1. Sugary Drinks, Diet Drinks are Addictive and Fattening
Sugary drinks, especially soda, run rampant in the U.S., with corporations shelling out millions to advertise to both children and adults. Kids are taking in 7 trillion calories of sugar each year from soda alone, with sodas making up 15-25% of the daily recommended caloric intake for kids aged 2 to 19. Sugar-sweetened sodas can contain upwards of 200 calories per can, but even artificially sweetened drinks should not be considered safe. Several studies show that artificial sweeteners—like cancer-linked aspartame—can contribute to tooth decay, obesity, kidney damage, and depression.
2. Bisphenol A and Other Chemicals in Canned Goods
BPA is a hormone disrupting chemical used in canned goods and plastic bottles. The chemical, which is labeled as “toxic” in other nations, had a chance to be banned of March 2012. In a move that angered activists within the US and even internationally, the FDA ruled against the ban. This ubiquitous chemical has been linked to:
- Hyperactivity in girls
- Reproductive issues
- Hastened puberty
- Feminization in boys
You may not know this, but many organic companies are actually owned and operated by major corporations like Coca-Cola or Kellogg. Companies like Honest Tea and Odwalla may appeal to health conscious shoppers, but they are actually owned by Coca-Cola. Another popular ‘health’ brand is Kashi, owned by the Kellogg corporation. Some products from these companies may be ’100% organic’, but do you really trust their labeling practices? Or perhaps more important, do you really want to give support to the corporate producer?
Further, these large corporations are buying out some of the companies many natural-health advocates have grown to love. One example is when New Chapter, a vitamin and supplement company offering worthy products since 1892, was bought out by mega-corporation Proctor & Gamble.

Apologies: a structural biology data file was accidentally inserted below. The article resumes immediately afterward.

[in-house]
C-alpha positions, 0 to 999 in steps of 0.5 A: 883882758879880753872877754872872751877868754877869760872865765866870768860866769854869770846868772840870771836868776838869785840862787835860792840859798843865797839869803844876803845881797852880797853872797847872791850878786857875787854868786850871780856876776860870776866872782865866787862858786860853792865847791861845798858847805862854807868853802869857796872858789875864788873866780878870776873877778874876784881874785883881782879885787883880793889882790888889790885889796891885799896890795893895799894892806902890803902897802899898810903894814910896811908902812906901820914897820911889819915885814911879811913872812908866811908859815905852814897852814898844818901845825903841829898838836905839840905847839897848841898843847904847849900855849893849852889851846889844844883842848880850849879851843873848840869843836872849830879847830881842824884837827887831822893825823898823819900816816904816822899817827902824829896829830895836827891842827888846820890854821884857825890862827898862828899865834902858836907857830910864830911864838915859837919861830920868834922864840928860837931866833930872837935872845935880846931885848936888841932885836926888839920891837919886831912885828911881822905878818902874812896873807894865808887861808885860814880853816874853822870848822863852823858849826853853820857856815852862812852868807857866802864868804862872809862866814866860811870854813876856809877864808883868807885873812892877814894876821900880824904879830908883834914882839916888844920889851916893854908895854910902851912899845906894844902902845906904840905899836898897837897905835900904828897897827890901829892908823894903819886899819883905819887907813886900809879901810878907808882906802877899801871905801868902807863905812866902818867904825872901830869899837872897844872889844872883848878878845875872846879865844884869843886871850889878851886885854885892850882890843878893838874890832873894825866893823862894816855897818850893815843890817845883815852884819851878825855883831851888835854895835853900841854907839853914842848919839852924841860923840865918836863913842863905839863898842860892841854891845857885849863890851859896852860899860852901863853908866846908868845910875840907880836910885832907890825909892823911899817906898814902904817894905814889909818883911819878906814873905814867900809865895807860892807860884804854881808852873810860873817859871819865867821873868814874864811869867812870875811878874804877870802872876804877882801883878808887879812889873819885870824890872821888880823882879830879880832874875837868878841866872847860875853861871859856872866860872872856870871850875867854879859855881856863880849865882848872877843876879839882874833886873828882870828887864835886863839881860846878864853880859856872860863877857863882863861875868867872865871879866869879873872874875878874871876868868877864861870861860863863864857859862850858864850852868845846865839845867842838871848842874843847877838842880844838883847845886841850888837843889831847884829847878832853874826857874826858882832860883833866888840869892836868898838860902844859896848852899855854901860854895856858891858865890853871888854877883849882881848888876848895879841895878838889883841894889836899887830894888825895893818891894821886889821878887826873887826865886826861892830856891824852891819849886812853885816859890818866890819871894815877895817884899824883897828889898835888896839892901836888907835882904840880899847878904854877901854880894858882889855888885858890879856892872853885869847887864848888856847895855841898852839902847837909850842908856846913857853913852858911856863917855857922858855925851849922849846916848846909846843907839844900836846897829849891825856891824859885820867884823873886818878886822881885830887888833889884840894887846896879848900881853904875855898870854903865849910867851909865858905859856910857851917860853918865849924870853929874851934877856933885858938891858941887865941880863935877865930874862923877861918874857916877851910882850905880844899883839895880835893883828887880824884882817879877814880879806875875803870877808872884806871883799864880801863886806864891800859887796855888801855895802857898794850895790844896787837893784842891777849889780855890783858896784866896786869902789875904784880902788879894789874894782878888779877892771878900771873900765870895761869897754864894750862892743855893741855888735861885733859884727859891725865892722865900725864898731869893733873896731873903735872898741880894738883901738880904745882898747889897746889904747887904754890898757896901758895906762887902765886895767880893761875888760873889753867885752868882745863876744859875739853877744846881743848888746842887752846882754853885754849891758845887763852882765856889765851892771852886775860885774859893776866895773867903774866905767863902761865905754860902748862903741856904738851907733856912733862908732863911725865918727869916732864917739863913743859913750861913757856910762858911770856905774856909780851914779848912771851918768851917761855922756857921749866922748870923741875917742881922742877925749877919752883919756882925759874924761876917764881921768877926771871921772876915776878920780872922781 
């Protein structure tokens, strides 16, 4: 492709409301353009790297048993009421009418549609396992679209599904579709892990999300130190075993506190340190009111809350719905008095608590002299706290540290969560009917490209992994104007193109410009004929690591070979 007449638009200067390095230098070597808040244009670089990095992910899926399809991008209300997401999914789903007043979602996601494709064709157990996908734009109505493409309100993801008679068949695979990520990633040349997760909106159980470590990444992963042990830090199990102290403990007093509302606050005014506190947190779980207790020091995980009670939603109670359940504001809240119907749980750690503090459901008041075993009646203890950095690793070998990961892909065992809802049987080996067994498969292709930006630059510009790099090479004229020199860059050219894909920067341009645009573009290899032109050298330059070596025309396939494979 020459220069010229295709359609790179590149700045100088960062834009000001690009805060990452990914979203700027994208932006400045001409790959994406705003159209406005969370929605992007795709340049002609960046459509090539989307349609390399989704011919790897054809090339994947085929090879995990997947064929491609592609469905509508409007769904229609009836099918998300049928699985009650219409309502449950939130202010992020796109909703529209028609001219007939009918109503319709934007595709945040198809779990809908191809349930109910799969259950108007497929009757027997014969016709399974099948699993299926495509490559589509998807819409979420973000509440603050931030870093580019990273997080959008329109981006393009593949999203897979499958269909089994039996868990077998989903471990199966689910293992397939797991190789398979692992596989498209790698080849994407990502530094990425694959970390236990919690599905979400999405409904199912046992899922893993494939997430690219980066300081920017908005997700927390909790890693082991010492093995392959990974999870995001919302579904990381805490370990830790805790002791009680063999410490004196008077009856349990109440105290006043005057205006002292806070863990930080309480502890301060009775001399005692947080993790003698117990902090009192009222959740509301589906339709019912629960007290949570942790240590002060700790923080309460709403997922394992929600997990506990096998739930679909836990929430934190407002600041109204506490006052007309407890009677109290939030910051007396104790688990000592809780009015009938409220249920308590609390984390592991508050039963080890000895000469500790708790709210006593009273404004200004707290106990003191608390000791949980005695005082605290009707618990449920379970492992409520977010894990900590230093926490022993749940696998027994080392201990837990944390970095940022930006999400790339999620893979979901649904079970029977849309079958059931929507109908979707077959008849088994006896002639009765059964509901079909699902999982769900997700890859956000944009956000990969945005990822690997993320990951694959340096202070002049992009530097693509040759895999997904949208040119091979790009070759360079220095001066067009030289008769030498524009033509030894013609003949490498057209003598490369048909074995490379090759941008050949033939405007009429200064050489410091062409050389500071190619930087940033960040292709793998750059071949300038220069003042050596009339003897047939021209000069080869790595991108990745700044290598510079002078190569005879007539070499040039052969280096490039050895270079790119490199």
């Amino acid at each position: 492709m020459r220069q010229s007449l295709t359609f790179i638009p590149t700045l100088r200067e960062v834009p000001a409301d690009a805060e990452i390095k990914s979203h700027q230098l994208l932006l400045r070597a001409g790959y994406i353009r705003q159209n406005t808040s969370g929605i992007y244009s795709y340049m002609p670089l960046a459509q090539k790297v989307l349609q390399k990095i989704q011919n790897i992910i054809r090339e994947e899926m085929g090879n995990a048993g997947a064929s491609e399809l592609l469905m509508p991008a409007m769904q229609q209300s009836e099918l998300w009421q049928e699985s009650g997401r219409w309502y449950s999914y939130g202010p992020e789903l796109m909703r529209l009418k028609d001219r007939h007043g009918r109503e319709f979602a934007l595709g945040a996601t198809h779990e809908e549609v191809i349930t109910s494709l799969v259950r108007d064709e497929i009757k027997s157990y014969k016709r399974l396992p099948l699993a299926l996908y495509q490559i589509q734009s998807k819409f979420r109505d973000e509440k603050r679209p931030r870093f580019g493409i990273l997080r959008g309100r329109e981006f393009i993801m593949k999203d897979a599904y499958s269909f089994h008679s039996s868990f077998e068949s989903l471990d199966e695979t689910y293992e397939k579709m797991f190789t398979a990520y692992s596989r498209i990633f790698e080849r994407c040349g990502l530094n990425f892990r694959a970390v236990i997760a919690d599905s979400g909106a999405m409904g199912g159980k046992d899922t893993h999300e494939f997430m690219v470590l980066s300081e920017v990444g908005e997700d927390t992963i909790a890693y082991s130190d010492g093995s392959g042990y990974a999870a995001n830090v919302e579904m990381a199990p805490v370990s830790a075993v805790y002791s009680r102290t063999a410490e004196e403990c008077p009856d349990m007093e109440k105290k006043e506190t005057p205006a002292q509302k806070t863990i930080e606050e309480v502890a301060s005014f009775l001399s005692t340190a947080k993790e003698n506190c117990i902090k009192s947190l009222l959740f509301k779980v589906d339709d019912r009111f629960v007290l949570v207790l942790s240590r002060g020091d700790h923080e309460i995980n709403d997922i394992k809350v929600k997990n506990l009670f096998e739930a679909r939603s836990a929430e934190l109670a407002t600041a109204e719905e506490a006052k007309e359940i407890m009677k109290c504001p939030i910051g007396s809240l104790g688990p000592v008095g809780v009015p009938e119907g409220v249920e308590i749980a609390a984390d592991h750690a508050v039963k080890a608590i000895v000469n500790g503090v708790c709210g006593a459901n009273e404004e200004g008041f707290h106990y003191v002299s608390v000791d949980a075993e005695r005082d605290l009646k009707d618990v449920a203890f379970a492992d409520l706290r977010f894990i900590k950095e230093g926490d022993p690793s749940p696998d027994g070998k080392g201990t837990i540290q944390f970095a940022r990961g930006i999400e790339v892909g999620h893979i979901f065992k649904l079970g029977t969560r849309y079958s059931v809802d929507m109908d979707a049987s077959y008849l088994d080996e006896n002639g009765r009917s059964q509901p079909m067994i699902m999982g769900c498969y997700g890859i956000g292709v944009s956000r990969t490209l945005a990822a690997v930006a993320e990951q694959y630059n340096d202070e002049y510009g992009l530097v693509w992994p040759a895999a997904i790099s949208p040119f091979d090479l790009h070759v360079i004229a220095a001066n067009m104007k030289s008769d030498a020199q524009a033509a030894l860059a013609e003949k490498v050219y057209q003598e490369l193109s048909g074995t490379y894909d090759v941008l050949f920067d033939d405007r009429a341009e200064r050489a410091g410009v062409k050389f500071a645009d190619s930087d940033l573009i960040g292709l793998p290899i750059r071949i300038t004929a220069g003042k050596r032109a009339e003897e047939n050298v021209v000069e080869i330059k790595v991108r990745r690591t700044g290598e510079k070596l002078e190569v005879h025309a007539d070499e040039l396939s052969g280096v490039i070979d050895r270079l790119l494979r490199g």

4. Antibiotics are Making People Fat
These days, physicians are a little stab-happy with their antibiotics, often to just please the patient with a medical solution (a placebo effect, if you will). But it could be setting us up for lifelong obesity – at least that’s what some research has to say. In addition to killing “bad” bacteria, antibiotics kill “good” bacteria in the gut, thereby disrupting digestion even in the long run. There’s also mounting evidence that antibiotics may be promoting diabetes and metabolic syndrome—but not killing the cold and flu viruses that parents think they are (antibiotics cannot kill viruses, only bacteria).
5. Antibiotics in Livestock are Promoting Bacterial Resistance
Last year, The Guardian wrote about 150 scientists and 50 farmers—including a former FDA commissioner—demanding that Congress regulate antibiotic use in livestock. The European Center for Disease Prevention and Control (ECDC) has even blamed overuse of antibiotics for the global resistance to antibiotics, which could make antibiotics futile against disease-causing bacteria. And this is not even considering the other ill effects antibiotics have on the animals we eat.
6. Supporting Genetically Modified Foods and Herbicides